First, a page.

Futurism News

Japan’s Hakuto will join India’s Team Indus aboard the PSLV to jointly launch their Google Lunar X Prize rovers to Moon next year

You’v of course heard of Google Lunar X Prize. And more obvious than that name for us tech-enthusiasts in India is ‘Team Indus’ — the team that joined a select grouping globally to have qualified for a Lunar X Prize launch. Well, after pouring us with some fantastic news — most importantly about their PSLV contract with ISRO, they are back in the news — albeit indirectly.

According to a press announcement made by Japan’s HAKUTO team — the one that will compete along side Team Indus, HAKUTO too, will launch their Google Lunar X Prize spacecraft to moon aboard ISRO’s (and shall we say globally) hugely trusted, PSLV rocket.

Last month Team Indus announced that its spacecraft, a lunar lander and rover combo has been decided to ride on a PSLV rocket, a vehicle developed by the Indian Space Research Organization. Following that, Team HAKUTO today announced that it will use the same rocket as Team Indus is planning to use, to get on the surface of the Moon.

This agreement and launch contracts have been officially verified by X Prize. According to Chanda Gonzales-Mowrer, a senior director at Google Lunar X Prize,

We’re proud to verify HAKUTO’s launch agreement and are pleased to see two Google Lunar X Prize teams collaborating on this mission to the Moon.”

The purpose of this prize was, in part, to foster collaboration in the private sector and this is a great demonstration of teams coming together in the next giant leap in space exploration.

she added.

Here is all you need to know about The Google Lunar X Prize:

  • The Moon being Earth’s nearest neighbour in space, it provides fascinating opportunities for expanding exploration throughout our solar system and offers exciting possibilities for discovery in the fields of science, technology, resource detection and utilization, and human habitation. Hence, Google Lunar X Prize is an international competition to send first private mission to the Moon.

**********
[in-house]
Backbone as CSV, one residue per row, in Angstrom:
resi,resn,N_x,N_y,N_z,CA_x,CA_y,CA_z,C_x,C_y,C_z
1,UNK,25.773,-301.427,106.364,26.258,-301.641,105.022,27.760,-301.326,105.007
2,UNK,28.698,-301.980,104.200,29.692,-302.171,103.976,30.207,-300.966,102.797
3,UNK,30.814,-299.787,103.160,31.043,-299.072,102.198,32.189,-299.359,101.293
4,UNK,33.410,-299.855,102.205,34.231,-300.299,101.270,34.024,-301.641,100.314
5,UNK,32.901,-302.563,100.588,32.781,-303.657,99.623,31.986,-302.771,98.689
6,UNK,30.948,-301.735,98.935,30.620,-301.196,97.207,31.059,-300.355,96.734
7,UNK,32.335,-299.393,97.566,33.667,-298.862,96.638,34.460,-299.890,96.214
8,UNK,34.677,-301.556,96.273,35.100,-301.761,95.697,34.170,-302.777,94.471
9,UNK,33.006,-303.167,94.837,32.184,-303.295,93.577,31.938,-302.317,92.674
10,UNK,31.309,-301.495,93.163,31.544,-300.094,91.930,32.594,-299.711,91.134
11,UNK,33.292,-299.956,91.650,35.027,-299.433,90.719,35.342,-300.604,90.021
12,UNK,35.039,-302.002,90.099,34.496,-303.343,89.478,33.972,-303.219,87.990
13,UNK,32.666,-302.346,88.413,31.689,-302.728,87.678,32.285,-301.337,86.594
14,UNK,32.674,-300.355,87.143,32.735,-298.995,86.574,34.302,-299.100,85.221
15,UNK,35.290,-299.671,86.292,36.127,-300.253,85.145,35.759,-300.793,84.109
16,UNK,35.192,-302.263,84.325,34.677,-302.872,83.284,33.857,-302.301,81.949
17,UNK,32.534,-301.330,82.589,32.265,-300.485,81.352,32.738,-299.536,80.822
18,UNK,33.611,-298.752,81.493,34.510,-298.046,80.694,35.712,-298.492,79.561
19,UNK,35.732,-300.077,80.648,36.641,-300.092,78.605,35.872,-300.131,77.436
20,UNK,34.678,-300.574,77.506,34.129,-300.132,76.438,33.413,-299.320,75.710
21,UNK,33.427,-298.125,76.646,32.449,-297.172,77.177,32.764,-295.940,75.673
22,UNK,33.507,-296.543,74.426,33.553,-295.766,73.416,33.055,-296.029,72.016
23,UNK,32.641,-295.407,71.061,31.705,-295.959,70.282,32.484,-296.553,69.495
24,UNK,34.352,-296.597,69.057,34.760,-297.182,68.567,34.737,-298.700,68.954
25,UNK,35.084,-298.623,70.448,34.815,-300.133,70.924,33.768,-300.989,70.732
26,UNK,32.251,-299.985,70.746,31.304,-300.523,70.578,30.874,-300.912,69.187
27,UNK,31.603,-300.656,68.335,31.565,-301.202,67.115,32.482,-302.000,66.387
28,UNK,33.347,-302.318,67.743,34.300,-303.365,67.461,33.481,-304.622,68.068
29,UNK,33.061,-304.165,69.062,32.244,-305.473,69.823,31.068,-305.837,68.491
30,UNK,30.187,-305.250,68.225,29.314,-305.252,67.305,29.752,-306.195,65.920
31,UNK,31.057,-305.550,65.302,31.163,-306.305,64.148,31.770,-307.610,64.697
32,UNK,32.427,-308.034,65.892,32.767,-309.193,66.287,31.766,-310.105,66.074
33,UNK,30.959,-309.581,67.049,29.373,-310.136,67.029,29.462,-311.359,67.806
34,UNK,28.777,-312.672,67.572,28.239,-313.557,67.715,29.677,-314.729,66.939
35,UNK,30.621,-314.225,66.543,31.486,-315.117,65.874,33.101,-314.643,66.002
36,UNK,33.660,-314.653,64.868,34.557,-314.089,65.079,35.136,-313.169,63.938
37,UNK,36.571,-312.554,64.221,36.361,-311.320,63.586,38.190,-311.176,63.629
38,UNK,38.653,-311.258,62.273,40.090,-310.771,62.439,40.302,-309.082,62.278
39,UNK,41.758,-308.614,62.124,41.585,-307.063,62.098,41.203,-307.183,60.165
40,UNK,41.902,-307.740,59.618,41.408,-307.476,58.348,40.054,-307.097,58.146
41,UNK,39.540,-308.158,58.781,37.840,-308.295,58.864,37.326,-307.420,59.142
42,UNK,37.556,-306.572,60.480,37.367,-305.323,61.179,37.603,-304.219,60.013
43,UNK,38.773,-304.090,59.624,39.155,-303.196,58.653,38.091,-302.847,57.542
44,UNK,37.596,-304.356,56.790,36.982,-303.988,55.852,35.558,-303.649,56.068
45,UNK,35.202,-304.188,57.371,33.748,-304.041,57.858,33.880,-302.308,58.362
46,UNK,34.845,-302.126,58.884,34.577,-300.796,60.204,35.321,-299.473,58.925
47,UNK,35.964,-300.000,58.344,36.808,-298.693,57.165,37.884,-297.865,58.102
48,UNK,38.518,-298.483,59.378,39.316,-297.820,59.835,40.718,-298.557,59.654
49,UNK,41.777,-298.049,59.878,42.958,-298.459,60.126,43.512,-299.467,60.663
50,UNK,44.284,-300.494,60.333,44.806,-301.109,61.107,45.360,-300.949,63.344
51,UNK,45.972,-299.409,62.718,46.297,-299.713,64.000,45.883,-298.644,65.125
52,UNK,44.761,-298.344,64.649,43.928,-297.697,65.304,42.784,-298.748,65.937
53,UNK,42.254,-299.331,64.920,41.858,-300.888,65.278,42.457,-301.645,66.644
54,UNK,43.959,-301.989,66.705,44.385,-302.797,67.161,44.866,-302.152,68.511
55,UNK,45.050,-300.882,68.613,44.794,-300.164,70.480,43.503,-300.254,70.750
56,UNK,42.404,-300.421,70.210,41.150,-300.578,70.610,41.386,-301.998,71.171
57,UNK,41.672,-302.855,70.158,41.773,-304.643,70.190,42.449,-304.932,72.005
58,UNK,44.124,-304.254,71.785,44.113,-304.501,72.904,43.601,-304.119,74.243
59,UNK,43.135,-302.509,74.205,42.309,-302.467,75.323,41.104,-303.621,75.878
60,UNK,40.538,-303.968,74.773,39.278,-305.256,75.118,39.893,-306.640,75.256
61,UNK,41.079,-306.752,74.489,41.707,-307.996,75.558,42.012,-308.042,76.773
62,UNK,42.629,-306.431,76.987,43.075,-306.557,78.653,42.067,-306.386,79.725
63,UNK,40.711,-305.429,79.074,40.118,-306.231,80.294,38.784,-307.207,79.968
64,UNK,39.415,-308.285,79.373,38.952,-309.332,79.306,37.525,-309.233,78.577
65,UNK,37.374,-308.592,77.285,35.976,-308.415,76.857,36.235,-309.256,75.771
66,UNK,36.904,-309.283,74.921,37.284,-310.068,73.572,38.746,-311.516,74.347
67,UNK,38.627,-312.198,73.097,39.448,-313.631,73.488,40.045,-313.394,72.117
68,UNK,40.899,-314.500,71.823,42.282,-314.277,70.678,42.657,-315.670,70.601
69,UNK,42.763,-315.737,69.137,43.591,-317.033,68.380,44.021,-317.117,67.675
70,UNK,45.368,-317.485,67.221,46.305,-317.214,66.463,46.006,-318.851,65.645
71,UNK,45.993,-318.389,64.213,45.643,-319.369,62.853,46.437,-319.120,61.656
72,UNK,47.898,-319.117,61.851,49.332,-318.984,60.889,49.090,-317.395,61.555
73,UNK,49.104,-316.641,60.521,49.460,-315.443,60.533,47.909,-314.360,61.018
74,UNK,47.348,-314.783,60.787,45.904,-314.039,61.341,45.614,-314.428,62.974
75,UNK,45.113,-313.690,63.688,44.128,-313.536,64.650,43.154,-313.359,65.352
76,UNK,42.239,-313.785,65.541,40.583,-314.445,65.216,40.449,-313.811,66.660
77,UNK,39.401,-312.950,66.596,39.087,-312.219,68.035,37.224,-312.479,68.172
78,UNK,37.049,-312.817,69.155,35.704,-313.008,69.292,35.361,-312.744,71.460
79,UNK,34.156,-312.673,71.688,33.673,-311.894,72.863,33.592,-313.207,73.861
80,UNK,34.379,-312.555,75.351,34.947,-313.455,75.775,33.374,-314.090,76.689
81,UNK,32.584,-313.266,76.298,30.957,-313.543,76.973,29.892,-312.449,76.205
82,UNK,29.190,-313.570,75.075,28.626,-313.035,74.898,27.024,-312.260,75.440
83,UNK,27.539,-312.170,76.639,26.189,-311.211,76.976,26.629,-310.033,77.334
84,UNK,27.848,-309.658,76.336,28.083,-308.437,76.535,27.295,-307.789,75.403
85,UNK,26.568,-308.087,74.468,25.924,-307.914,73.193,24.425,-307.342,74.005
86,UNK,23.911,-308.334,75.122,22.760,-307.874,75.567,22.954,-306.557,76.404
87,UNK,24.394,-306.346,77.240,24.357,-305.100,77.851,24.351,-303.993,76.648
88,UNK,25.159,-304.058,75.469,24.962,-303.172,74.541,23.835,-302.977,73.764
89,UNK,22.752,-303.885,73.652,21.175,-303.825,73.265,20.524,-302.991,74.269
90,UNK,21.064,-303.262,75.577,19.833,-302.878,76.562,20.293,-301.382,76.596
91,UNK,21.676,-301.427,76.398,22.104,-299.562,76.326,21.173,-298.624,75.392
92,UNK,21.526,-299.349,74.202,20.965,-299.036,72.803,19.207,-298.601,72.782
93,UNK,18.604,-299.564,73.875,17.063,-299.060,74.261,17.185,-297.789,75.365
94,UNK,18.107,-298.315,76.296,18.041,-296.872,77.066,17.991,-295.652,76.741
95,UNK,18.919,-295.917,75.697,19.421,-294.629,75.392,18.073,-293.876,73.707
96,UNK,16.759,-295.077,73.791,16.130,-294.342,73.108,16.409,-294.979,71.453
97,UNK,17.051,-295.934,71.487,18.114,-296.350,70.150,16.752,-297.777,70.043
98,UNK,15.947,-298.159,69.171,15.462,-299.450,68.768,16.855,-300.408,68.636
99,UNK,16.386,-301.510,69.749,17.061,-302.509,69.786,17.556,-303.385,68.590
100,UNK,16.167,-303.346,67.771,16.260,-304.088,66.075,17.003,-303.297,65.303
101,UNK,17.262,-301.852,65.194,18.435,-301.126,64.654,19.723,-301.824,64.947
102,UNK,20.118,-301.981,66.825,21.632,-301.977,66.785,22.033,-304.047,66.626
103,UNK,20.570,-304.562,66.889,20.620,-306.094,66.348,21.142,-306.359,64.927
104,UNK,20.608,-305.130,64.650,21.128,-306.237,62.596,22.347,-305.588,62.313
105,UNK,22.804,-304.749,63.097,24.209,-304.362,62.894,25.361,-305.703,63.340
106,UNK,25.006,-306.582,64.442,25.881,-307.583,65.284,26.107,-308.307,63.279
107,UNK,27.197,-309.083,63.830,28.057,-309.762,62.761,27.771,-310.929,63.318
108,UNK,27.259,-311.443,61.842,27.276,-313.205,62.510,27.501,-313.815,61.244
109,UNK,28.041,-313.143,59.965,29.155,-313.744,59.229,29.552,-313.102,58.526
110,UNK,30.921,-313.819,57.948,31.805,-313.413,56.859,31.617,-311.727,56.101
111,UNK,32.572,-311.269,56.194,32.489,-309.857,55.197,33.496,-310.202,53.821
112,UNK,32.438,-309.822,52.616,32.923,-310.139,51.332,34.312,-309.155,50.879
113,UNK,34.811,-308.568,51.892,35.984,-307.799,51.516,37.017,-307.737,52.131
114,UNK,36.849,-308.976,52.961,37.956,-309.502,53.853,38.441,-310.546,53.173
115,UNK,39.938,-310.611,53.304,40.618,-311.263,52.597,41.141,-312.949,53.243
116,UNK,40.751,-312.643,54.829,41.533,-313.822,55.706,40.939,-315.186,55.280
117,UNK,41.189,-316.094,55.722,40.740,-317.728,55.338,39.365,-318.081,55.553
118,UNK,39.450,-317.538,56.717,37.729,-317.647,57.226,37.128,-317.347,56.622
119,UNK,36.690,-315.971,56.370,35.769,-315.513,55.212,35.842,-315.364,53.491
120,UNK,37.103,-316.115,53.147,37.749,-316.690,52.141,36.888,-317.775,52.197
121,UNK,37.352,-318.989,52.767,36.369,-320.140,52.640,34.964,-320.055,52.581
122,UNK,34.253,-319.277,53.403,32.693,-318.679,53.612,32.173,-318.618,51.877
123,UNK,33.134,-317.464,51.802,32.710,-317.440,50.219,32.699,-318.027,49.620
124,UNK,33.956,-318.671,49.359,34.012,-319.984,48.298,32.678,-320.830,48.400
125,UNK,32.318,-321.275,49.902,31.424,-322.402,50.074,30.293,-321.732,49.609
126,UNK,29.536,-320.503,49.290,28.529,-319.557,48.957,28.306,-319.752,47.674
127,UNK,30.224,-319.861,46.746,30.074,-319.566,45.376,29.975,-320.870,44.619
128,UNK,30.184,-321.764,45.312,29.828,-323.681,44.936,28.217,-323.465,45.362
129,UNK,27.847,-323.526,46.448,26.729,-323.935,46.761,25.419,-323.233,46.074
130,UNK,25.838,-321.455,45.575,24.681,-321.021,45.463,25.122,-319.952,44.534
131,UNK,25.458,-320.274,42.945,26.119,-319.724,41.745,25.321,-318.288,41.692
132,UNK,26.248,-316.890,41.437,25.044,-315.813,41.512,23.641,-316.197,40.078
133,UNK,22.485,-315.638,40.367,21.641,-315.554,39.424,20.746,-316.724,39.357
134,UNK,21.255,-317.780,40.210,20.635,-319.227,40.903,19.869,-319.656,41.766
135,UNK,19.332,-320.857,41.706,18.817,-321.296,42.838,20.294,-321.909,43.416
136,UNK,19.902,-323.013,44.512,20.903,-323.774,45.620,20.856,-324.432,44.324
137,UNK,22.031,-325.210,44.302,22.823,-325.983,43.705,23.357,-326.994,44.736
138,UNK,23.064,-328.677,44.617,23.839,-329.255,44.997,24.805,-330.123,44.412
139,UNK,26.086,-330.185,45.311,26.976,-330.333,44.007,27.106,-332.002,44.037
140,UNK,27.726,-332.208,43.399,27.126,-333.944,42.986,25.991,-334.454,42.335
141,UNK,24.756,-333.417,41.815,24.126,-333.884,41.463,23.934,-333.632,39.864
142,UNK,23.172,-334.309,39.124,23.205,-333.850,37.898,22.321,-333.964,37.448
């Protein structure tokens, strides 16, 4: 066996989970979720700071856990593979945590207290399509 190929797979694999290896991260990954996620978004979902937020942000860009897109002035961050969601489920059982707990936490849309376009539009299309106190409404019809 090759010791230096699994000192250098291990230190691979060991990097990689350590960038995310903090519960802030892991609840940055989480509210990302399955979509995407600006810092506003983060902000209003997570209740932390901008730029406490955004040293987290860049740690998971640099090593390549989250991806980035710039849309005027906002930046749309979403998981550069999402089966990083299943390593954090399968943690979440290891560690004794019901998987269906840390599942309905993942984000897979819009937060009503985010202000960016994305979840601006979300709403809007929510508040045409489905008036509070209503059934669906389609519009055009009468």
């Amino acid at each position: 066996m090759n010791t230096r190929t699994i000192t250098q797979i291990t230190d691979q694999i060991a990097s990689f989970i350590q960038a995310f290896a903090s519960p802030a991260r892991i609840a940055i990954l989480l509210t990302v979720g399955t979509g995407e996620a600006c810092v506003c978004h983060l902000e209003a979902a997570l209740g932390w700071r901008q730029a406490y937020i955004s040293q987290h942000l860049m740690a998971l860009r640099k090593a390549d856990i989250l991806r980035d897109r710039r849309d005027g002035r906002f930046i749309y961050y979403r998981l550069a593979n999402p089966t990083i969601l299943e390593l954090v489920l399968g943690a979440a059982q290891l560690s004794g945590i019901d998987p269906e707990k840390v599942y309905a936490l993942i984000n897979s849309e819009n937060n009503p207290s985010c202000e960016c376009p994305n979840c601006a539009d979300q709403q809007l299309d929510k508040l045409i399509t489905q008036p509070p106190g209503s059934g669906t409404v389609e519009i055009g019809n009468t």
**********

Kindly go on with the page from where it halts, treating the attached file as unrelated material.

• One of the 16 competing teams has to land a robotic spacecraft on the Moon, move the vehicle up to 500 meters (1,640 feet) on the lunar surface, and send back high-definition photos and videos to Earth.
  • Each team has to fund its mission privately and is allowed to only 10 percent of funding from a government entity.
  • The first team to meet all the criteria before the competition’s deadline which is slated to be December 31st, 2017, will win $20 million.
  • The second place team will receive $5 million.
  • Cash prizes will be given to teams that perform special feats on the Moon, such as visiting an Apollo landing site.
  • The rides to space must be booked and verified by X Prize before the end of 2016 to move forward to the next phase of the competition.

Status of the leading teams:

  • Israeli nonprofit SpaceIL, is the first team that has received verification for its launch contract which will be flying as a secondary payload on one of SpaceX’s Falcon 9 rockets.
  • The second team to receive the verification is an American-based company named Moon Express, which plans to fly its MX-1 lander on an experimental rocket called Electron, manufactured by a startup called Rocket Lab.
  • Other than that, only two teams have received the verified launch contracts, namely Team Indus and an international group Synergy Moon
  • A German-based team called Part-Time Scientists has signed a deal with Spaceflight Industries to launch a pair of lunar rovers as a secondary payload on a rocket, but has not been identified yet.

The remaining teams have only a few days left to meet their targets before they reach the Moon. Until then, congratulations to those who have been selected and good luck to the ones who are still planning to reach the target by the end of this month.

Co-authored by Aastha Chugh.